Over the last several months there has been a drastic decline in the viability of the oil industry in Nigeria. This factor resulting from the unrest in the Niger Delta and in the northern states as well has been further impacted by the overall global economic crisis in world captialism. The near-collapse of the U.S. and European banking industry in 2008 has brought about the tightening of credit on the part of western-based financial institutions and therefore weakening export prices for resources and commodities produced in developing countries.

In a recent article published in Nigeria's ThisDay on August 4, it says that "Finally, the chicken is coming home to roost. The Niger Delta crisis--which dealt a heavy blow to Nigeria's oil income and crude production--is finally threatening to consume the country's foreign reserves which had been the saving grace in the current global financial meltdown." (ThisDay, Aug. 4)

The two writers of this article, Weneso Orogun and Onwuka Nzeshi in Abuja, continue by stressing that "With Nigeria losing an average of $1 billion in oil revenue every month as a result of production shut-ins rather than a fall in crude oil prices, the Central Bank of Nigeria (CBN) may no longer be able to defend the current value of the naira (national currency), it has emerged.

"The reserves, which peaked at about $62 billion in 2008, could fall to below $40 billion soon if the CBN continues to draw from it to protect the naira by meeting foreign exchange demand at its weekly auctions. CBN has virtually become the only supplier of forex to the economy since the onset of the financial crisis, as other sources have dried up, thereby putting pressure on the apex bank to withdraw from the reserves to defend the national currency."

These developments in Nigeria illustrate clearly that the legacy of colonialism and the dependence upon the United States and European oil industries cannot be relied upon to maintain any semblance of stability within the country. The question of national unity must be viewed within the context of present class and regional disparties that were imposed under the British colonial system and reinforced through its political and economic reliance on U.S. imperialism.

The vast oil reserves and the wealth produced in the Niger Delta must be equitably distributed among all people throughout the region and the country as a whole. Unity based upon the common interests of the working people and farmers throughout the country is a prerequisite to the genuine national development of the post-colonial state.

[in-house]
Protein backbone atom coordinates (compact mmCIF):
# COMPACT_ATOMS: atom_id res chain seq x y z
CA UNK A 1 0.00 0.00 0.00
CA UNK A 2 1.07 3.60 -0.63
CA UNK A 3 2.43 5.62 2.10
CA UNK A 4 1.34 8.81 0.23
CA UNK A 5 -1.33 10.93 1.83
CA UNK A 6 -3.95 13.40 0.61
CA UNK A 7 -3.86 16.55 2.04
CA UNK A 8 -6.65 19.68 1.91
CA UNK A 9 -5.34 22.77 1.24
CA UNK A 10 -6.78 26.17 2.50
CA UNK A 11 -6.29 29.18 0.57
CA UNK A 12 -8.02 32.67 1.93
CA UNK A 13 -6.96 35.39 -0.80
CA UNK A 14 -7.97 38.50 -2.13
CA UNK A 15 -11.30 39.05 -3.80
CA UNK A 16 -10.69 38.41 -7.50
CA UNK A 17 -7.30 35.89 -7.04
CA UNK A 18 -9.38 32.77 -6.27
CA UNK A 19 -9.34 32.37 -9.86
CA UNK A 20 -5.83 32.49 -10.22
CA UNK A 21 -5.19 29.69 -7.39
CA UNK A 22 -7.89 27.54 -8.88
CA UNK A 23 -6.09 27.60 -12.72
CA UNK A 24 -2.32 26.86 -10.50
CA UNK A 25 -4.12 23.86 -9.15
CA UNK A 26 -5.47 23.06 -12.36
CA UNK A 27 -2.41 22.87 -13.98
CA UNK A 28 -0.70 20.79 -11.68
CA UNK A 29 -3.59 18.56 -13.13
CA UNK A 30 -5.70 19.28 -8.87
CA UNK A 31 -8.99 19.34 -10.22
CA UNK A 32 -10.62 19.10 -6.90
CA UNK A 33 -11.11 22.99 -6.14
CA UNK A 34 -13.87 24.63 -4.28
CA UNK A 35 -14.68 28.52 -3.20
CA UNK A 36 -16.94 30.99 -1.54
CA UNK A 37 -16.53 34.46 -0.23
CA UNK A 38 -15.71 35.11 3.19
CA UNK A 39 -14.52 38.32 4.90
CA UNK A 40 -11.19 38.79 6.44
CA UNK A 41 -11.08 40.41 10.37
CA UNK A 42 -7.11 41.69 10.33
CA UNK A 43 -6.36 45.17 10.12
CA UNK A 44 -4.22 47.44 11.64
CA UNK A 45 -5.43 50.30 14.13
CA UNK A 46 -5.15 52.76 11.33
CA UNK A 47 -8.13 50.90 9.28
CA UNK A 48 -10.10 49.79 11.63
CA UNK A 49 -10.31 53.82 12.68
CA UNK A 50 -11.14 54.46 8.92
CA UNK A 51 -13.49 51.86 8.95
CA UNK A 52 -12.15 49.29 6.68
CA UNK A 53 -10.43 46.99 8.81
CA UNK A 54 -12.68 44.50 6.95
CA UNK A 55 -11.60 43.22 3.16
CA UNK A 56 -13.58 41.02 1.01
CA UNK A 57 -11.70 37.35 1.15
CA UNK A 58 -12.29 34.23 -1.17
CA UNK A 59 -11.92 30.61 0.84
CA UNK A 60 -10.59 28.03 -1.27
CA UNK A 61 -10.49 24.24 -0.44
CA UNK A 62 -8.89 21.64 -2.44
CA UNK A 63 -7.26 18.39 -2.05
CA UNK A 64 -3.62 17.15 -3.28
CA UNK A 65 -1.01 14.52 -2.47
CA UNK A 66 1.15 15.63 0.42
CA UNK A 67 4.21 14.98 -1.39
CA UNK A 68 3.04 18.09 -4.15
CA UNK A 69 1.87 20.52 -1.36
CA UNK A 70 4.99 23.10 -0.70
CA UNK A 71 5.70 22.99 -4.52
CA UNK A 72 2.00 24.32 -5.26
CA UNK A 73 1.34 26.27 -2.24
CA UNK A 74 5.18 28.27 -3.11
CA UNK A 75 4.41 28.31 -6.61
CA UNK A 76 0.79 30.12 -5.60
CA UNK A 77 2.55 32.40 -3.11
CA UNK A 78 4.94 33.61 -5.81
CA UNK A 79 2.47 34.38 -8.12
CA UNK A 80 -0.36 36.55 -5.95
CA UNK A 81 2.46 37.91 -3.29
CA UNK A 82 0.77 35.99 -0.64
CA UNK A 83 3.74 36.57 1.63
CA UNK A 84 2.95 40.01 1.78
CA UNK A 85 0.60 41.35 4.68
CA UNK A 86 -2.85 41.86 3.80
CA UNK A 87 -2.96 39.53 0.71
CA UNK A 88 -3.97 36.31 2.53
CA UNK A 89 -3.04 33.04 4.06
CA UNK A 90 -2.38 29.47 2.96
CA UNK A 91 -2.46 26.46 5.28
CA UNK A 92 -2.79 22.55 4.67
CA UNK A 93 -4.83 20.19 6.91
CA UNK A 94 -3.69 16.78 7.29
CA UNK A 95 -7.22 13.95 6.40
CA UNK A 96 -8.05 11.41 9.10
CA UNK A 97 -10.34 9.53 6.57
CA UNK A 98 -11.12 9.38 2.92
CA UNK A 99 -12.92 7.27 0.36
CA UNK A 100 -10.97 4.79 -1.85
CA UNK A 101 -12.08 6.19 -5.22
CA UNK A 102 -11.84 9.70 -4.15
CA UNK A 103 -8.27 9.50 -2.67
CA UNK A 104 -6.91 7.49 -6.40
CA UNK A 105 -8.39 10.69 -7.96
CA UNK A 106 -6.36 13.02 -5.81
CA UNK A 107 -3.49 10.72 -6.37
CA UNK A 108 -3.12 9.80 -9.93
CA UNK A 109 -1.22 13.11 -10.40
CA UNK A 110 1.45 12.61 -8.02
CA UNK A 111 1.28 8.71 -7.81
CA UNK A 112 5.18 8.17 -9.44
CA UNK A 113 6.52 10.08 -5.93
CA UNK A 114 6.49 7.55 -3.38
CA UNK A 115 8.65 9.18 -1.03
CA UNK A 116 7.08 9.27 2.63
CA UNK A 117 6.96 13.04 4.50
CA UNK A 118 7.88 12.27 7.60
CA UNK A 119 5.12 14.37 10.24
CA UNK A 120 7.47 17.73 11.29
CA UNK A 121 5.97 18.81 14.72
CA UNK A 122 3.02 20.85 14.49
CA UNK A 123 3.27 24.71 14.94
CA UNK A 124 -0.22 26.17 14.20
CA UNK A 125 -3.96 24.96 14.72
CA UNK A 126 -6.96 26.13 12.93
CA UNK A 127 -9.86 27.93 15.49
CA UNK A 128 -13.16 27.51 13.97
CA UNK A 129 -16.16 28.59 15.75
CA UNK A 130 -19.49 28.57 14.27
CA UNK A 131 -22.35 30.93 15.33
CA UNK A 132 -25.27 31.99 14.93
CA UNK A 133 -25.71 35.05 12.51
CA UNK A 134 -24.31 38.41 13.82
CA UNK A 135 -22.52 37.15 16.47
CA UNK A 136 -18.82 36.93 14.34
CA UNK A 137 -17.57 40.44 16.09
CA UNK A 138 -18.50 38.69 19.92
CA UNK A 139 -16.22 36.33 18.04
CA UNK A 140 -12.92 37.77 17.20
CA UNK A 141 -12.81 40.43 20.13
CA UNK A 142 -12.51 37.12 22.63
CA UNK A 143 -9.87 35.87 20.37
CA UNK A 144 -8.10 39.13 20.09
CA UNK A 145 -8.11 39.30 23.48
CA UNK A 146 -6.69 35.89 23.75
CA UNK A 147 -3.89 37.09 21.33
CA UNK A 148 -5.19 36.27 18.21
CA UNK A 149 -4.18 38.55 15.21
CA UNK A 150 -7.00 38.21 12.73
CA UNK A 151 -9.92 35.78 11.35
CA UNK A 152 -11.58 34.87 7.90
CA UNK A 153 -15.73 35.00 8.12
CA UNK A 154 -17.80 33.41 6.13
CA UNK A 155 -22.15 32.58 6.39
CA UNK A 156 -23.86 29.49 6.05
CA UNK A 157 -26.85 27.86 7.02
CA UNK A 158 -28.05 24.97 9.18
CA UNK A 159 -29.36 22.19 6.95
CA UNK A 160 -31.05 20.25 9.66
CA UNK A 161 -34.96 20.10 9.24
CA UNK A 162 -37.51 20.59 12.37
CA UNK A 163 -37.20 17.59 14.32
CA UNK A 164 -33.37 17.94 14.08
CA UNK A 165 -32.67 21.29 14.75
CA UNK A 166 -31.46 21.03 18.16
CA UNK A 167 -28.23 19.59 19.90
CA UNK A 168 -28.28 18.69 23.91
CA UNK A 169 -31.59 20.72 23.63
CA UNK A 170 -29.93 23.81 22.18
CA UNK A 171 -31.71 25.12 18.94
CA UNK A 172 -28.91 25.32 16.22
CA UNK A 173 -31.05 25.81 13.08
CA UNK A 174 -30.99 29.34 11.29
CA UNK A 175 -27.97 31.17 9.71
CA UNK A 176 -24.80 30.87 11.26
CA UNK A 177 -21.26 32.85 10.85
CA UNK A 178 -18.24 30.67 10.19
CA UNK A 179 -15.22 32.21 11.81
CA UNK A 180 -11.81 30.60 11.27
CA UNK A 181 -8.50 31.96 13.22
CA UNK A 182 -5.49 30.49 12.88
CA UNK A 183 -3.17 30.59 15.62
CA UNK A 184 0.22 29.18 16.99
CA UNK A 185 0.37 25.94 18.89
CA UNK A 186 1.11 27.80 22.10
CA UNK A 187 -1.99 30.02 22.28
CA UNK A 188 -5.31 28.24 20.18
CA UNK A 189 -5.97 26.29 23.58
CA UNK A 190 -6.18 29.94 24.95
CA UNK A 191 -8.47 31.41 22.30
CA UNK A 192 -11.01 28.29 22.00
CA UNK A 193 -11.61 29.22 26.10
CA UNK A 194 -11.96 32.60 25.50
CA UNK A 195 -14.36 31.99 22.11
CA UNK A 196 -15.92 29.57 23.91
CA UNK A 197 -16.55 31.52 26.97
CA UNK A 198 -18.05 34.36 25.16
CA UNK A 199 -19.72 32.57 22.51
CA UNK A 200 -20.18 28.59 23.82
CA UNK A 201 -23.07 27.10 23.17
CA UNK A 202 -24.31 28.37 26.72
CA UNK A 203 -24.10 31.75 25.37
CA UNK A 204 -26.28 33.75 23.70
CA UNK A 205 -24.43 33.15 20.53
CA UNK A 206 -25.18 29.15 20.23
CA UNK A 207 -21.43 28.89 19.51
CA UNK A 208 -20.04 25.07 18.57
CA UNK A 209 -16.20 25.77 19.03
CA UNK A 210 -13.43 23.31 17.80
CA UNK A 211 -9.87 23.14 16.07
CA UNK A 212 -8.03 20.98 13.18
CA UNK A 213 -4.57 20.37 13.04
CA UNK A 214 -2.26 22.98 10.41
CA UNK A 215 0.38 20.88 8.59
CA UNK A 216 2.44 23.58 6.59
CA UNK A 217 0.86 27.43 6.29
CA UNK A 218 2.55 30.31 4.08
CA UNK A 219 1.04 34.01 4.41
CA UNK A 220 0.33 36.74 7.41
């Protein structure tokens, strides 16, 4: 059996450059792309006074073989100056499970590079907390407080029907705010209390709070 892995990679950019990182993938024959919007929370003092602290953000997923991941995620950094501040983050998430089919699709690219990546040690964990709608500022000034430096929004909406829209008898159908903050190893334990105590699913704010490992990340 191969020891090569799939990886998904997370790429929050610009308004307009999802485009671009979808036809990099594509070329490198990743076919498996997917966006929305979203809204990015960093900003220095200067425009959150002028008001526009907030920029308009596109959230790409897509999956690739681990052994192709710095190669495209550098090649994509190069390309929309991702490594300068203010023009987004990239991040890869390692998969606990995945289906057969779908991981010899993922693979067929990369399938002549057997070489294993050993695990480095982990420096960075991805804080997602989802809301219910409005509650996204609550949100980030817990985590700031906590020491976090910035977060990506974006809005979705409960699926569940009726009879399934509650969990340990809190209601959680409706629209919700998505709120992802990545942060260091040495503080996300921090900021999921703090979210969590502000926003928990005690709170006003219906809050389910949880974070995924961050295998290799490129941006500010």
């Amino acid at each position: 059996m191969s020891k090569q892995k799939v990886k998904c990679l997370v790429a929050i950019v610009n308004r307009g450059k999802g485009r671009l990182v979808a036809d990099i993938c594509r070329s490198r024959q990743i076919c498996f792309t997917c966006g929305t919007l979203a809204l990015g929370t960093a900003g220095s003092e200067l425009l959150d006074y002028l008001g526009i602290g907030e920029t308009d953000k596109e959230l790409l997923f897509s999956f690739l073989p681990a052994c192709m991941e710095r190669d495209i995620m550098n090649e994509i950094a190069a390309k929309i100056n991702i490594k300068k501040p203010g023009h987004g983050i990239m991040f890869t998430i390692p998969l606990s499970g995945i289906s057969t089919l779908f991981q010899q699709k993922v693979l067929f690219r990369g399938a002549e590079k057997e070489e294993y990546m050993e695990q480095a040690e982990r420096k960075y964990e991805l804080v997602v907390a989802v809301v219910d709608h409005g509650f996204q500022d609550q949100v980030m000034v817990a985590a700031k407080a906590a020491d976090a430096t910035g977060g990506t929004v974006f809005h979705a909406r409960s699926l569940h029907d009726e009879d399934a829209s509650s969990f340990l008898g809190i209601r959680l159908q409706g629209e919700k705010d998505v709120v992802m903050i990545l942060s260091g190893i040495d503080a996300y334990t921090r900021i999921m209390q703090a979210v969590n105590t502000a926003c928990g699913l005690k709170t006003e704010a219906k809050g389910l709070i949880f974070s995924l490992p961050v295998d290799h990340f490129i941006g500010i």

Consequently, the unrest in the North must be viewed as resulting from the failure of successive governments to formally break with the political and economic system that still relies on the West for its main economic lifeline. Although the distrubances in the North seemed to be related to differences over degrees of religious fervor, the source of these problems cannot be viewed outside the class and sectional divisions that grew out of the character of Nigeria's integration into the world economic system.

In an article published by Nick Tattersall on August 6 by Reuters press agency, it quotes Jean Herskovits, Research Professor of History at the State University of New York, who wrote in the U.S.-based Foreign Policy journal that "Even established leaders of Islam in the north, who condemn Yusuf's preaching, are aware of how government has failed Nigeria's young."(Reuters, August 6)

"What has Western education done for them lately? For that matter, what have other Nigerian institutions, all easily seen as Western-inspired, done for them," this article notes. The author continued by pointing to the "mounting poverty and deprivation of every kind" that is hampering the ability of the people to realize prosperity.

The author emphasizes that "Nigeria is home to Africa's biggest energy industry but five decades of oil extraction have only exacerbated the poverty gap, making a small elite among the world's wealthiest while the majority continue to live on $2 a day or less." (Reuters, August 6)

Therefore, despite the amount of natural resources that exist in developing countries, the majority of the working people and farmers will not benefit as long as the ownership and relations of production are dominated by world capitalism.
Abayomi Azikiwe is the editor of the Pan-African News Wire and has been following intensely the impact of the world economic crisis on developments taking place on the African continent.